Influence can come in the form of a crisis or event but can also develop over time. The same can be said about influence’s decline. The world is entering another fascinating decade of geopolitical and economic change that will certainly rebalance the world’s influencers. International governing bodies are experiencing increasing levels of infighting and ineffectiveness. Low growth and global distrust could very likely persist for years to come.
Rise of specialized manufacturing hubs. Specialized manufacturing hubs have grown in pockets around the world. These are distinct from discussions about general manufacturing hubs in China and Africa (which is a development to watch).69,70 South Korea is seeking to emerge as an expert in biotech, especially in gene editing.71 Germany has differentiated its manufacturing sector by organizing based on industry clusters with deeply ingrained knowledge, such as microelectronics, aviation and life sciences. This expertise is very difficult for others to copy – a key reason why many German industries are currently protected from China’s expanding global manufacturing presence.72
Growing flexible supply chain, dual-sourcing imperative. Today’s supply chains might rely on a single source of supply for any number of reasons, but the COVID-19 crisis resurfaced the need to diversify, especially where there is high exposure to one location. In Germany, an estimated one in three companies has major Chinese customers, and around 80% rely on Chinese suppliers.73 Supply contingency plans will accelerate in the years to come.
Expanding infrastructure investment. Infrastructure overhaul has been long overdue.74, 75 More countries and organizations around the globe are finally seeing and responding to this need. The World Economic Forum has compiled a project pipeline to streamline private infrastructure funding.76 China has supported infrastructure projects around the world through BRI and other partnerships. The European Union announced the Investment Plan for Europe (Juncker Plan) in 2014, which established the European Fund for Strategic Investments to accelerate private investing in European infrastructure.77 Countries are finally moving the needle on these strategic, strength-building investments, which will provide long-term growth and stability and a short-term economic boost.
Changing levels of strategic reserves and investments. Strategic reserves have existed throughout history for a wide variety of resources: coal, oil, grain and medicine, among others.78 Holding resource reserves increases economic stability globally and domestically, especially when markets are threatened by supply disruption. While European nations have been cutting energy reserve levels, including the U.K.'s petroleum reserve post-Brexit79 and Germany's coal reserves, to align with national energy actions,80 China has been building up its stockpiles of natural resources through its BRI and other strategic agreements.81 Strategic space-related investments have also increased, particularly in the U.S., India and China. While all have interest in infrastructure, research and human exploration, China is unique in its pursuit of resource extraction, particularly helium — abundant in lunar soil — for broad applications, from MRI machines to hypersonic wind tunnels.82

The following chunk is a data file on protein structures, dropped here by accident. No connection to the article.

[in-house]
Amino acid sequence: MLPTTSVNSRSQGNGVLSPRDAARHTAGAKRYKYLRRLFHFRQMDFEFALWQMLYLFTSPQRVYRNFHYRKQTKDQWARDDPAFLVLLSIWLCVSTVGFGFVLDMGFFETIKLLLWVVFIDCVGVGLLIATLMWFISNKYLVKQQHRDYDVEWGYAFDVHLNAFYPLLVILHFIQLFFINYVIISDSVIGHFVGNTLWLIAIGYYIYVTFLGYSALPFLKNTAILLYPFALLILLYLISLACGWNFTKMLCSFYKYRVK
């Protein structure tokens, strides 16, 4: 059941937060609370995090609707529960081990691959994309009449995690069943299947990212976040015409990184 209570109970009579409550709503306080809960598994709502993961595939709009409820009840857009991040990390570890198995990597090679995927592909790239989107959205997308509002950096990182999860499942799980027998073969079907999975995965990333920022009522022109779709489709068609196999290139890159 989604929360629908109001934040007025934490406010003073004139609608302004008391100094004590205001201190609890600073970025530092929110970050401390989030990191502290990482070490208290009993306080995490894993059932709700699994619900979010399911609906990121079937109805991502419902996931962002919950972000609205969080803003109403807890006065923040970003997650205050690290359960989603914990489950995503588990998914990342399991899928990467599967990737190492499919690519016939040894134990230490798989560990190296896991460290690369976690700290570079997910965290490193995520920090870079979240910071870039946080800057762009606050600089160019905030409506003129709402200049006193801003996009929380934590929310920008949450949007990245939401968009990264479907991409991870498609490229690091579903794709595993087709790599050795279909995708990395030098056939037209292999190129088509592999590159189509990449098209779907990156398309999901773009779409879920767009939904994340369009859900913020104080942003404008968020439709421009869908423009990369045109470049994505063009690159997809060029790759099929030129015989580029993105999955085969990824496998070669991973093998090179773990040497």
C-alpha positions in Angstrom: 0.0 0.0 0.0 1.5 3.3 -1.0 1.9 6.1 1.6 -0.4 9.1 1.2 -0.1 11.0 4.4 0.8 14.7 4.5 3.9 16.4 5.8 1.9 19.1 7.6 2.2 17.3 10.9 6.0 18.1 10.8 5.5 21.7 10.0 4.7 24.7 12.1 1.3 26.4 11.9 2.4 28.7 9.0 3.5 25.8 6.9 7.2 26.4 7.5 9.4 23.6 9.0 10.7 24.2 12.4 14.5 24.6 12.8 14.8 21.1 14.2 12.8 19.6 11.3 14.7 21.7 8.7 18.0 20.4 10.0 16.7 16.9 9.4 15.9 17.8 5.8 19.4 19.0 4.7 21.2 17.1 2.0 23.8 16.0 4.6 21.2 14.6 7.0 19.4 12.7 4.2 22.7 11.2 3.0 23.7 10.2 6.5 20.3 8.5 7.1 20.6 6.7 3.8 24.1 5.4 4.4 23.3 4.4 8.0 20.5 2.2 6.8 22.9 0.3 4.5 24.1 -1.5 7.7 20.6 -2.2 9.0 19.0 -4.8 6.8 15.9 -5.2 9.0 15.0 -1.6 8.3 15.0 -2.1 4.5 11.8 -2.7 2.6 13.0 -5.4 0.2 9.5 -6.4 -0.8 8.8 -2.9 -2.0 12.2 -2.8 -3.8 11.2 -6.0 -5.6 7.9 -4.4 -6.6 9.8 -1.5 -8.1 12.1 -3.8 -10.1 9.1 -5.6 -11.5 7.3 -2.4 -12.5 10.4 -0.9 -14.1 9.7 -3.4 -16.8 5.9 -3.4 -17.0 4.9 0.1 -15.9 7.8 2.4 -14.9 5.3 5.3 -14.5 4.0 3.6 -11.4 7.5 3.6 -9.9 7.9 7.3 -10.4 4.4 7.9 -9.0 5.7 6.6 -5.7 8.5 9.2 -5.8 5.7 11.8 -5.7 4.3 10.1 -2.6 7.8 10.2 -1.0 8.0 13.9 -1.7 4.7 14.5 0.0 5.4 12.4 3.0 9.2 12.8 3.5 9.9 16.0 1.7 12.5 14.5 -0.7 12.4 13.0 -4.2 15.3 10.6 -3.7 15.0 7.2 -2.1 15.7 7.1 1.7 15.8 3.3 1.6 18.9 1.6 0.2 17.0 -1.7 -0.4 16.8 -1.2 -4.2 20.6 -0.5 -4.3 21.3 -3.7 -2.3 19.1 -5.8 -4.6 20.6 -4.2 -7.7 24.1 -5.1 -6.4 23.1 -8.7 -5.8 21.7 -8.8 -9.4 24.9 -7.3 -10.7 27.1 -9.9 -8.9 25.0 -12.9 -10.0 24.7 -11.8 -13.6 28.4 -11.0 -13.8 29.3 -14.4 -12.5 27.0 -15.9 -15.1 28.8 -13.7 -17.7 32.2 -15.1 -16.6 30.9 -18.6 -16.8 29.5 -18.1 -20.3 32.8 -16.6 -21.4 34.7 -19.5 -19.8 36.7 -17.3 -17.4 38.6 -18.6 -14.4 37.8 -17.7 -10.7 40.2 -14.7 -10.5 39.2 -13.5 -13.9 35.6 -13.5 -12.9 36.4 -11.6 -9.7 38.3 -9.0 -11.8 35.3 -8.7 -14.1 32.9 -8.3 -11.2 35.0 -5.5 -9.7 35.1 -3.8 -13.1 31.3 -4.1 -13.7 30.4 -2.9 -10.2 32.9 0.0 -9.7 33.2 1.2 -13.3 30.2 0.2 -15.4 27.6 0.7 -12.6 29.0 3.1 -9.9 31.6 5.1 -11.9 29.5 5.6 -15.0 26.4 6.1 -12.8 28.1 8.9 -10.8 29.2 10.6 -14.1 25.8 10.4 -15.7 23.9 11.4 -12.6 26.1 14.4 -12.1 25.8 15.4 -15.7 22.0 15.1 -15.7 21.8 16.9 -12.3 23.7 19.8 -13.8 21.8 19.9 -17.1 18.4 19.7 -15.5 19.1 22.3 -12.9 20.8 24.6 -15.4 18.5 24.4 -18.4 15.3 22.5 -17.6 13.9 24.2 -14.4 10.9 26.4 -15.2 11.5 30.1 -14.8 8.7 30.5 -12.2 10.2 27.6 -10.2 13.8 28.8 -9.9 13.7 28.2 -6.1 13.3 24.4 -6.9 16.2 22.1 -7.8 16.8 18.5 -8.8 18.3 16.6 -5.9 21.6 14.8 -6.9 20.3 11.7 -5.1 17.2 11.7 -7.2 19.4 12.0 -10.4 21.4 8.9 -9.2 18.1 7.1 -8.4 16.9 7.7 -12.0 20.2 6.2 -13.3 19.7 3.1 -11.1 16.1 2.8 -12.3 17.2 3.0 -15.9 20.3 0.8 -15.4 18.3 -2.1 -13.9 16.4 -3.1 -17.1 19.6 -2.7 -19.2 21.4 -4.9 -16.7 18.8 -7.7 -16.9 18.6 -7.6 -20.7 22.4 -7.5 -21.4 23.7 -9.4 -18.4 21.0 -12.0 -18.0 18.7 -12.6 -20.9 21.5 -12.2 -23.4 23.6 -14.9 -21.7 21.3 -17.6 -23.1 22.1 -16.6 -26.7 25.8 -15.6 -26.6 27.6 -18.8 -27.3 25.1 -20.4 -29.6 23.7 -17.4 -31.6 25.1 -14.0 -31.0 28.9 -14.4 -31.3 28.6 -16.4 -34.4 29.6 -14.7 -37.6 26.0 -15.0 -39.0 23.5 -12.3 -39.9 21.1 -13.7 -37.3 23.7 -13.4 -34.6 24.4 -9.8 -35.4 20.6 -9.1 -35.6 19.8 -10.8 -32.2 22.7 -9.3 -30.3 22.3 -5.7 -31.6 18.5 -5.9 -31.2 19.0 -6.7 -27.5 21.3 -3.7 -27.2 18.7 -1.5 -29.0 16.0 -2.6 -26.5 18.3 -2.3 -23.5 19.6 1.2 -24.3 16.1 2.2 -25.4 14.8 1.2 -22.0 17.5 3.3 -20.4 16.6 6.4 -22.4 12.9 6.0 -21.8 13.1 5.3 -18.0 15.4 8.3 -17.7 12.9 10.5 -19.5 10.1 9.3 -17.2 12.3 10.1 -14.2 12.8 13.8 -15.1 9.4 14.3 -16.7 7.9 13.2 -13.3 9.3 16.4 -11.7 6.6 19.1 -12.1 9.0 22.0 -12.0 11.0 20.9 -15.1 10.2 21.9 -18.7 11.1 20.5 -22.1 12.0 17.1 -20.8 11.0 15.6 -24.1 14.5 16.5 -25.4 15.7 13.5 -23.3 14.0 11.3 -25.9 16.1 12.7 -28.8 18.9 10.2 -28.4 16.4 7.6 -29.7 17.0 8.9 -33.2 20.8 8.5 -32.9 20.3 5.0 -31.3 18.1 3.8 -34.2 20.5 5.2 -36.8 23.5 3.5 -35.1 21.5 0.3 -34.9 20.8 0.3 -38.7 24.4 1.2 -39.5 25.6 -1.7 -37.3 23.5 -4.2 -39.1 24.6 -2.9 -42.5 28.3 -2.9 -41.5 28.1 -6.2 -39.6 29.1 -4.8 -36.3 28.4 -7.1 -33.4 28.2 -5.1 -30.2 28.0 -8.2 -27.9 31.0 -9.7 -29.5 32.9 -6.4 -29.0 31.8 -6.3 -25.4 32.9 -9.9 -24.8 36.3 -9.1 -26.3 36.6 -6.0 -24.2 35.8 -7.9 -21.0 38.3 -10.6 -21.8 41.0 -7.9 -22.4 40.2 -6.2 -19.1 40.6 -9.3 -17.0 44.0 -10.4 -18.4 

The recession will profoundly impact the strategic investment landscape over the next five years. Those companies and countries who can respond to this downturn quickly and strategically will emerge positioned to thrive, whether in supply chains, infrastructure or other strategic investments.
In the wake of global supply disruption by COVID-19, companies will accelerate their pace to diversify supply chains, both to align to national interests and to maintain viability when future crises hit. Some migration of manufacturing jobs will continue (to Eastern Europe and Southeast Asia, for example) but is unlikely to result in new general manufacturing hubs. Specialized manufacturing hubs will be challenging to develop in the face of China’s vast manufacturing cluster network, but exceptions will exist.83
Infrastructure investments have the potential to create economic growth and could be an important piece of the economic recovery equation for the current crisis.84 Many countries will explore such opportunities, but inefficiencies surrounding most Western infrastructure projects will decrease investment interest. China will continue to execute infrastructure projects in record time,85 although success of China’s BRI investments will be predicated on local partnership in each country, which could be muted throughout the financial crisis.
Countries will replenish strategic reserves in the short term and shore up insufficient reserves based on COVID-19 learnings. Space investment may slow during the recession, outside of programs already planned,86 but China’s and India’s scientific and resource-focused missions will likely endure. India’s first manned space mission is still expected to occur in 2022.87 Human space exploration will also motivate continued investments in SpaceX and Virgin Galactic.88